Benghazi Committee Prepares for Clinton

House Benghazi Committee chairman Trey Gowdy (center) meets with other Republican committee members. Image via Flickr

When former Secretary of State Hillary Clinton testifies Thursday in front of the House Select Committee on Benghazi, she will, on the surface, square off against committee chairman Trey Gowdy (R-S.C.) and the panel’s six other Republican members.

But on another level, she will be facing down the panel’s majority staff, a team with deep military and national security experience.

Leading the charge is the committee’s top lawyer, Dana Chipman, a three-star general who served as the Army’s chief counsel during the first years of the Obama administration. After retiring in 2013, Chipman joined the panel in August of 2014.

Chipman’s top deputy, Mark Grider, also has overseas experience, having worked in the Office of the Special Inspector General for Iraq Reconstruction, the independent government agency responsible for exercising congressional oversight of the post-war rebuilding effort.

A nine-year veteran of the Central Intelligence Agency, Sarah Adams, is a senior advisor to the committee. One of Gowdy’s top investigators, Sara Barrineau, worked for the National Security Council and in the White House Situation Room – as well as for the State Department’s Bureau of Diplomatic Security during the 2012 Benghazi attacks – before joining Gowdy just over a year ago.

The tension surrounding Clinton’s appearance heightened amid recent Republican statements that suggest what Clinton’s team has said publicly since the committee’s inception: That the Benghazi investigation is little more than an effort to damage her presidential campaign.

House Majority Leader Kevin McCarthy (R-Calif.) said last month on Fox News that the panel had succeeded in causing a drop in Clinton’s poll numbers. McCarthy later said he misspoke, but not before Democrats jumped on the comments as evidence that the Benghazi committee was little more than an exercise in partisan politics.

McCarthy later dropped out of the race for Speaker of the House, in part, he said, because of that mistake.

On Monday, the panel’s Democrats released a 124-page report, summarizing the results of dozens of closed-door interviews that the committee has conducted – a report that found no new information uncovered during the year and a half since Republican leaders announced the panel’s formation.

“After seventeen months and millions of taxpayer dollars spent, the Select Committee on Benghazi has uncovered nothing that alters our core understanding of the facts as revealed by the other eight investigations,” Rep. Adam Schiff (D-Calif.) said. “When you consider the committee’s obsessive focus on attacking Secretary Clinton, the reason becomes quite clear: the Majority has little interest in the events in Benghazi except to the degree they can be used to diminish her standing in the polls.”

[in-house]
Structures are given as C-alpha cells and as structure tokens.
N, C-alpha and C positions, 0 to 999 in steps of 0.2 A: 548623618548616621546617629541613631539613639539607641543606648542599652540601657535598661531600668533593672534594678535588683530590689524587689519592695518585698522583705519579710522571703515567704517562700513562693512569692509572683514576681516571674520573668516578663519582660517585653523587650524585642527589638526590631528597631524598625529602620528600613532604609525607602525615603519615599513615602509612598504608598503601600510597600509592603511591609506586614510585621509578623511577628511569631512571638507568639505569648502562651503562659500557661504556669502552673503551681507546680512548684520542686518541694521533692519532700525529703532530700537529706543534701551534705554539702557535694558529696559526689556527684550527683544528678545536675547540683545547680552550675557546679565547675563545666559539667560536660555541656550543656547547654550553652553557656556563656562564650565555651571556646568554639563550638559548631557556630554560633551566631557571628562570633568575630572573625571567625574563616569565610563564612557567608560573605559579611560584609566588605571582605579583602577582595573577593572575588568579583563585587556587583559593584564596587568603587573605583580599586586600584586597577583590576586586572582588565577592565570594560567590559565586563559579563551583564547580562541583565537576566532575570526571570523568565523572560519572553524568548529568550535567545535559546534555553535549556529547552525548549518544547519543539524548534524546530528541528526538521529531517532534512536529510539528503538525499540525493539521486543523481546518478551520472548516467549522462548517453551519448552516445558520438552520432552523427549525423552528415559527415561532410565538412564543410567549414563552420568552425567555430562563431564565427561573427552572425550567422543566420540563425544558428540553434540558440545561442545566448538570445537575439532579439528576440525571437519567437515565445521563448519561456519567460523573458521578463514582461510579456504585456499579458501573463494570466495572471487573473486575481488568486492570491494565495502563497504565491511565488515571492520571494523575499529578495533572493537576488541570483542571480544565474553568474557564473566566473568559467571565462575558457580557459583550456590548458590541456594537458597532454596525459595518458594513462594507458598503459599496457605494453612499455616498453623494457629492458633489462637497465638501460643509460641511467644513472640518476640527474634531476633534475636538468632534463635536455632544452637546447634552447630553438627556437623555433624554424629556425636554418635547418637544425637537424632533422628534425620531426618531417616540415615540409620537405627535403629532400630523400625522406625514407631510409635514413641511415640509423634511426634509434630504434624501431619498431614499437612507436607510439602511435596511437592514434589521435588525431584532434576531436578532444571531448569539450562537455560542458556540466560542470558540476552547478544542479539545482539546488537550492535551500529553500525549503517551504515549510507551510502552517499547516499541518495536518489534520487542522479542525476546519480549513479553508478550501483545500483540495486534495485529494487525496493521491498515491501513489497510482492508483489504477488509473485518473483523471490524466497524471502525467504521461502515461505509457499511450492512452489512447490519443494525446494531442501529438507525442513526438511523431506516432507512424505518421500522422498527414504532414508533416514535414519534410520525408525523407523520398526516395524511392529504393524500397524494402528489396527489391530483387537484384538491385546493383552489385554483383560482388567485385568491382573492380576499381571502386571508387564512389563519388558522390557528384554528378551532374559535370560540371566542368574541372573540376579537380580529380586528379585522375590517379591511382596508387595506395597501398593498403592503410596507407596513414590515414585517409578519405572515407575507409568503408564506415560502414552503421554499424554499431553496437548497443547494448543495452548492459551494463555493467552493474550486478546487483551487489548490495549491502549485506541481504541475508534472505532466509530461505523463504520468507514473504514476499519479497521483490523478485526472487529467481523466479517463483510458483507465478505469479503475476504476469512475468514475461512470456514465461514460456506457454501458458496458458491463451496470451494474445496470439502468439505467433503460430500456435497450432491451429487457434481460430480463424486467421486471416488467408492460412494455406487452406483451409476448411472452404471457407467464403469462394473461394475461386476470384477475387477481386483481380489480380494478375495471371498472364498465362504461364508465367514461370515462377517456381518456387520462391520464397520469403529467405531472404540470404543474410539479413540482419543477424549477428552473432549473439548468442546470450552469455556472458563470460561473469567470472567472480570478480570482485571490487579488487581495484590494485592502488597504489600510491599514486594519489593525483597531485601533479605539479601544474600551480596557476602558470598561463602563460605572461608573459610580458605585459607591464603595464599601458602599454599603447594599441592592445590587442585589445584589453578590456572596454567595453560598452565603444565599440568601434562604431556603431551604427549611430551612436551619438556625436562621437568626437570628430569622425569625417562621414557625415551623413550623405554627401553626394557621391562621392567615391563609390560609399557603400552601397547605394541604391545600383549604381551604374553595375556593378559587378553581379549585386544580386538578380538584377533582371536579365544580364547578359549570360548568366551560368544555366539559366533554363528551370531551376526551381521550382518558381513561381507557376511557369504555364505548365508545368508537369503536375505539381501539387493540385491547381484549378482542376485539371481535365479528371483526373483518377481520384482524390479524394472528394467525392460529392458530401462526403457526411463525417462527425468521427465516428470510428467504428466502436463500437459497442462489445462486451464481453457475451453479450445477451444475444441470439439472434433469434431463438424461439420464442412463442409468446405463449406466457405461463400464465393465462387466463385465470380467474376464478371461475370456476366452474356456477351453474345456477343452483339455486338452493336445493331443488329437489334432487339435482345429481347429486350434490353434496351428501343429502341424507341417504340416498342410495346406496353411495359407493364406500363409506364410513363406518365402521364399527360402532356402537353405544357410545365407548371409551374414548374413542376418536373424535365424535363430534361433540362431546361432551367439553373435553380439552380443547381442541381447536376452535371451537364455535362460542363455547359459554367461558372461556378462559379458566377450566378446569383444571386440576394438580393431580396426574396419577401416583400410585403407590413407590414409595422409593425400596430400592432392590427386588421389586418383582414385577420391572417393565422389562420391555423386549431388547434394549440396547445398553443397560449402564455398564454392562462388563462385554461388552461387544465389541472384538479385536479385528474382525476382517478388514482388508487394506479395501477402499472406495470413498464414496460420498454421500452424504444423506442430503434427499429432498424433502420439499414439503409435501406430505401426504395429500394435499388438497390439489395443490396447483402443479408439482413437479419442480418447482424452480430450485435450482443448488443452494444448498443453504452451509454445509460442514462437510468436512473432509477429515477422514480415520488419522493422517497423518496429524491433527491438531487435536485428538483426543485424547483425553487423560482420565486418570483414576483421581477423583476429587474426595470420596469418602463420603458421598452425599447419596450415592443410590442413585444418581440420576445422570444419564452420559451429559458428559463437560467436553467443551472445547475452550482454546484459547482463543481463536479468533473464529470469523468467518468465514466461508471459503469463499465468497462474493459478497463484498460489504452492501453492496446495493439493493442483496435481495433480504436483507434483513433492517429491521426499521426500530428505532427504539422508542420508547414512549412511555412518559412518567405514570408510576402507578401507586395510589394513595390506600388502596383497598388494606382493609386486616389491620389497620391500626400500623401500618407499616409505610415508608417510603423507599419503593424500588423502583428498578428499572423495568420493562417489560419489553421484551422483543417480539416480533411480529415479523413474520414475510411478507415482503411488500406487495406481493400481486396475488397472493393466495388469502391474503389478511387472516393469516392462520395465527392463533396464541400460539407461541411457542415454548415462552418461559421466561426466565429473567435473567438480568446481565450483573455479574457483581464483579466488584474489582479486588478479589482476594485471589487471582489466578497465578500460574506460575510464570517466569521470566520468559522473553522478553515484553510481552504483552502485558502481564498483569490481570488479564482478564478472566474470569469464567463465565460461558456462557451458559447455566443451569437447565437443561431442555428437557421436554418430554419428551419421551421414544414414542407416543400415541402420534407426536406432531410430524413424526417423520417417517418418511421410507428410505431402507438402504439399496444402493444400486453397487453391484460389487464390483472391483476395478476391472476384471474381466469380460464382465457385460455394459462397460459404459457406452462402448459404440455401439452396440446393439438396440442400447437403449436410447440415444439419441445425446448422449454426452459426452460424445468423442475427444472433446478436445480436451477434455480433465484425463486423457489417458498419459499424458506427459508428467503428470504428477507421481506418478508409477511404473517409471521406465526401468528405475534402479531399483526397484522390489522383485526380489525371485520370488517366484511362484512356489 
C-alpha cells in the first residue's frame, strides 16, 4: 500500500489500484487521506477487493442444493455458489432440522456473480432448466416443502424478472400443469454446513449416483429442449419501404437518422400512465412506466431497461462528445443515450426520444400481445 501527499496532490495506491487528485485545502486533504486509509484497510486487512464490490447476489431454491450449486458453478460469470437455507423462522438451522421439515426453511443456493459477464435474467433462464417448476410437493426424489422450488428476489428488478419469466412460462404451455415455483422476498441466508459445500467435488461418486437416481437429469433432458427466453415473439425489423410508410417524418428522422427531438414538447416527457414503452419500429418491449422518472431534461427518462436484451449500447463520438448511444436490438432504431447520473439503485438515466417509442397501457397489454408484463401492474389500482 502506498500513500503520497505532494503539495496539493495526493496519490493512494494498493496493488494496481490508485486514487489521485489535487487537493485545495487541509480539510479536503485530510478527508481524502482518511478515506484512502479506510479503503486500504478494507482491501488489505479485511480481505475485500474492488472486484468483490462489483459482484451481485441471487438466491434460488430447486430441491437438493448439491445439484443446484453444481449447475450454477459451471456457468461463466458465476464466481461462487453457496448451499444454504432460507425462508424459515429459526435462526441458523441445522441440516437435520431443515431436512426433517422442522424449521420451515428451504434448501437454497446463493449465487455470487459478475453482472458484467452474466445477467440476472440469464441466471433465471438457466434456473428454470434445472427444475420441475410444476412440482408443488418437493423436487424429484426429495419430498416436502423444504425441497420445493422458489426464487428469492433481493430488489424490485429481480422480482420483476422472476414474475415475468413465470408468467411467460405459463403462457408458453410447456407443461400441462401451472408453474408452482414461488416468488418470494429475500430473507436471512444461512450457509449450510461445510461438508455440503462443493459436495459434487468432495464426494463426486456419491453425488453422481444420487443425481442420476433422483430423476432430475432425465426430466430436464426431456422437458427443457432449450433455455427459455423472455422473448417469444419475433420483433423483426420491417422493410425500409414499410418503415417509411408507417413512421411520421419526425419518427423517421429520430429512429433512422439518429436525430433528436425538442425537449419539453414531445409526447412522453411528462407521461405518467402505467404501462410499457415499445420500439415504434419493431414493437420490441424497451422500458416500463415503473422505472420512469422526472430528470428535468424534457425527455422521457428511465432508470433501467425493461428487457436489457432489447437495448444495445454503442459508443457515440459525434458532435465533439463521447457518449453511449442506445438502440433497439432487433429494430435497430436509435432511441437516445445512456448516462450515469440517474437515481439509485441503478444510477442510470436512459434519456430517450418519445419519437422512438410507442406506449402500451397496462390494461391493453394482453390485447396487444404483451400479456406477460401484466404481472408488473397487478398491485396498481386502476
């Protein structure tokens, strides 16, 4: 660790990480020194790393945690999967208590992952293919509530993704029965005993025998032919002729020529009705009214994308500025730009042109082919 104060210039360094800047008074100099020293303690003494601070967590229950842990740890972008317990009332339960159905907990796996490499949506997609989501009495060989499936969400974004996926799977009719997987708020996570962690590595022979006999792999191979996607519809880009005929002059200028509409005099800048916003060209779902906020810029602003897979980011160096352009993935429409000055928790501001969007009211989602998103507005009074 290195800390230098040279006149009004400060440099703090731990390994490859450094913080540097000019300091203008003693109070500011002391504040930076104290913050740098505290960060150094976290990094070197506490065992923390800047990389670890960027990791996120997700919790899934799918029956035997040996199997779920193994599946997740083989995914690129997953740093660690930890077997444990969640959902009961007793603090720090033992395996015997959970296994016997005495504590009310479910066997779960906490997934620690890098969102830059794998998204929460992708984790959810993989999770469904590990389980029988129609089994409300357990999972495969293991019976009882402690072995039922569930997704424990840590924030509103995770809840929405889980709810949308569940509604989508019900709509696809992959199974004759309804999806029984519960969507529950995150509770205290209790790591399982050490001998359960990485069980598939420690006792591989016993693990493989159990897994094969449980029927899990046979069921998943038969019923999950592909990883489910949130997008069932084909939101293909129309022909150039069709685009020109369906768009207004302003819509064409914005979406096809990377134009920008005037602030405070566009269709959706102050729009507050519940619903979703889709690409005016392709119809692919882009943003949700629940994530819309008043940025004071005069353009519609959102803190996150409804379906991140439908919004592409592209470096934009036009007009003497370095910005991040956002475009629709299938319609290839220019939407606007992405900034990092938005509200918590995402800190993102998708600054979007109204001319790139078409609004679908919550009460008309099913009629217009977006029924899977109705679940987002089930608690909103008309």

Committee spokesman Jamal Ware said the Democratic report leapt to conclusions before the committee had finished its work.

“For the majority members of this committee, they will continue to wait until after hearing from all witnesses, up to and including the very last one, before drawing conclusions, because that is what serious investigations do,” he said Monday.

Committee Republicans were thrown, too, when Rep. Richard Hanna (R-N.Y.) told a local radio station last week that Clinton was a target.

“This may not be politically correct, but I think that there was a big part of this investigation that was designed to go after people – an individual: Hillary Clinton,” Hanna said.

There is also no shortage of political savvy among the committee staffers. The operational side of the GOP staff boasts decades of political experience in Washington and on Capitol Hill.

Staff Director Phil Kiko got his start as a congressional aide to Rep. Jim Sensenbrenner (R-Wis.) in the late 1970s, before taking a few years to work in the Education and Interior Departments. He later rejoined Sensenbrenner, rising to become the former Judiciary chairman’s committee chief of staff through most of George W. Bush’s administration. Before returning to the Capitol for a third stint in 2010, Kiko lobbied for the law firm Foley and Lardner.

Kiko’s deputy, Chris Doneza, has hopped between the private sector and government over his multi-decade career in Washington, including a nine-year stint as chief counsel for the House Intelligence Committee on Intelligence, from 2004 through 2013.

Kim Betz, the committee’s member liaison, has ties to House Republican leadership, after working as Rep. Cathy McMorris Rodgers’s (R-Wash.) legislative and policy director.

Lawyer Carlton Davis, who was hired in July 2014, cut his teeth working in former House Oversight and Government Reform Chairman Darrell Issa’s (R-Calif.) office, a panel that both parties have traditionally used as a launch pad for investigations into the executive branch. Jamal Ware, the communications director, has spent a combined eight years working for the House and Senate intelligence committees.

Craig Missakian, a former assistant U.S. attorney, also works on the staff’s legal team.

Still, the staff may have some internal issues to work out. Former investigator for the committee, Brad Podliska, a major in the Air Force Reserve, told the New York Times that that he was fired for questioning the panel’s focus on Clinton’s involvement in the 2012 Benghazi attacks. The committee said that Podliska’s assertions are false.


Morning Consult